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Researching the downturn in vegetable yields due to higher temperatures

Making It Grow Radio Minute
SC Public Radio

Recently, At Clemson’s Pee Dee Research and Education Center, President Jim Clements served as host for an event to mark a generous gift for research there. McCall Farms in Effingham, which has been operated by several generations of the Swink Family, is one of the largest cannery operations in the world. Many acres of sweet potatoes, tomatoes, collards and beans are grown by South Carolina farmers just for that major canning facility. But in recent years, changes in climate have resulted in high night-time temperatures and dramatically reduced the fruit set of many of our important vegetable crops. When it is seventy-five degrees or higher at night, many crops will not pollinate – there maybe vigorous, well-tended plants in the field that are covered with flowers, but the pollination process is impeded by those high thermometer readings.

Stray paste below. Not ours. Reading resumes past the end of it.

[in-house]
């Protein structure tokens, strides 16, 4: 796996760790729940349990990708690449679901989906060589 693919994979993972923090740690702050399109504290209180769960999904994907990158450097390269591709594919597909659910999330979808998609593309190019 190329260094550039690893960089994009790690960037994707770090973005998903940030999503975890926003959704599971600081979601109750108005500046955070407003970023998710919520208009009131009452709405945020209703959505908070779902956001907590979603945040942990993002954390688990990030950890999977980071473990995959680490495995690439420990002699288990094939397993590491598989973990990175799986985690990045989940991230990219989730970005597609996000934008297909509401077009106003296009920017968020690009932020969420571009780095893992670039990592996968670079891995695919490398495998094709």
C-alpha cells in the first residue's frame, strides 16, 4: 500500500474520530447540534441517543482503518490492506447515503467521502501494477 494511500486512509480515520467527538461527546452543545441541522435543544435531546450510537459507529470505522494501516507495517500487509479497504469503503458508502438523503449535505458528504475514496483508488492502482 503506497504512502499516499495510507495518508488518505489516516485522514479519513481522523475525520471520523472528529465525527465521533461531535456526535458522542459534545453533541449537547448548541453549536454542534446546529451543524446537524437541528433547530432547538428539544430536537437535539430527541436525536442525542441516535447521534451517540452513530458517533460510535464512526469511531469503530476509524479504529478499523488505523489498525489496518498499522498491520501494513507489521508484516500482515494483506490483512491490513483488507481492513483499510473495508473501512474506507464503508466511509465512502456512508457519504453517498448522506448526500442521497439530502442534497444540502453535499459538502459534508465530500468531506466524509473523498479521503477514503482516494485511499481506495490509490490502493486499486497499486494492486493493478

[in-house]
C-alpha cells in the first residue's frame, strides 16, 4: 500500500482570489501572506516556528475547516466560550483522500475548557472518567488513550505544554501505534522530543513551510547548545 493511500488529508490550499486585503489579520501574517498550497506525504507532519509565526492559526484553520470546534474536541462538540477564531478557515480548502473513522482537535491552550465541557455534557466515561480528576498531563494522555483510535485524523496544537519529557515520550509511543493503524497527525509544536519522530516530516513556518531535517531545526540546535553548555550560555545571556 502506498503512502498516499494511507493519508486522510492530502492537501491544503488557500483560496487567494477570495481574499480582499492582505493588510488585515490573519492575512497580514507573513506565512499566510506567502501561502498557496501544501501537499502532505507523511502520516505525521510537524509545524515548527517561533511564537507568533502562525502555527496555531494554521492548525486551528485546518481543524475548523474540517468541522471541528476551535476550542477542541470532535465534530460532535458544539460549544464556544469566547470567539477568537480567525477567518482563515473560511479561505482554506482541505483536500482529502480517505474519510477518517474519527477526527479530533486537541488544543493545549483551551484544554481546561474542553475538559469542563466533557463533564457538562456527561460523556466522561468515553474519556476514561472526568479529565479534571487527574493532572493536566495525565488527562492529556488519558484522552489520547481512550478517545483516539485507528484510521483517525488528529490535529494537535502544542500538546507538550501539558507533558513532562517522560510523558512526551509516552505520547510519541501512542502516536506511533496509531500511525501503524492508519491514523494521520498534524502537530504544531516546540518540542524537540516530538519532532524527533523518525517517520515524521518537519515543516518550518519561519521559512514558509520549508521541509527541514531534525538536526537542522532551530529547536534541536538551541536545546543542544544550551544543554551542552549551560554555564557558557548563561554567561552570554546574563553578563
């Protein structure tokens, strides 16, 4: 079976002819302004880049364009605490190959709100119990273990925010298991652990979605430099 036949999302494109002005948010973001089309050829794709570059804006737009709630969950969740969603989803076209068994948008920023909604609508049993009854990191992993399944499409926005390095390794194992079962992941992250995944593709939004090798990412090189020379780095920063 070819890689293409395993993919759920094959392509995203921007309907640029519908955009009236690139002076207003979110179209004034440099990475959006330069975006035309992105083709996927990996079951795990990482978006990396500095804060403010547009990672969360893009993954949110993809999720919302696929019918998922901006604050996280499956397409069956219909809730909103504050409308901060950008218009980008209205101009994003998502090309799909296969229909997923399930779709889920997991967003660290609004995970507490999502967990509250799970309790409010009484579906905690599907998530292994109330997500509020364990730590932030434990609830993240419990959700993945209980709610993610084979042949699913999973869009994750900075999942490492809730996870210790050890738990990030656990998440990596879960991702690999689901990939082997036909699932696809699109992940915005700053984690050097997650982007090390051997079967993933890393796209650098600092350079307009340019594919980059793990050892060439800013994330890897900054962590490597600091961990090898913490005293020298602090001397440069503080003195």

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Amanda McNulty is a Clemson University Extension Horticulture agent and the host of South Carolina ETV’s Making It Grow! gardening program. She studied horticulture at Clemson University as a non-traditional student. “I’m so fortunate that my early attempts at getting a degree got side tracked as I’m a lot better at getting dirty in the garden than practicing diplomacy!” McNulty also studied at South Carolina State University and earned a graduate degree in teaching there.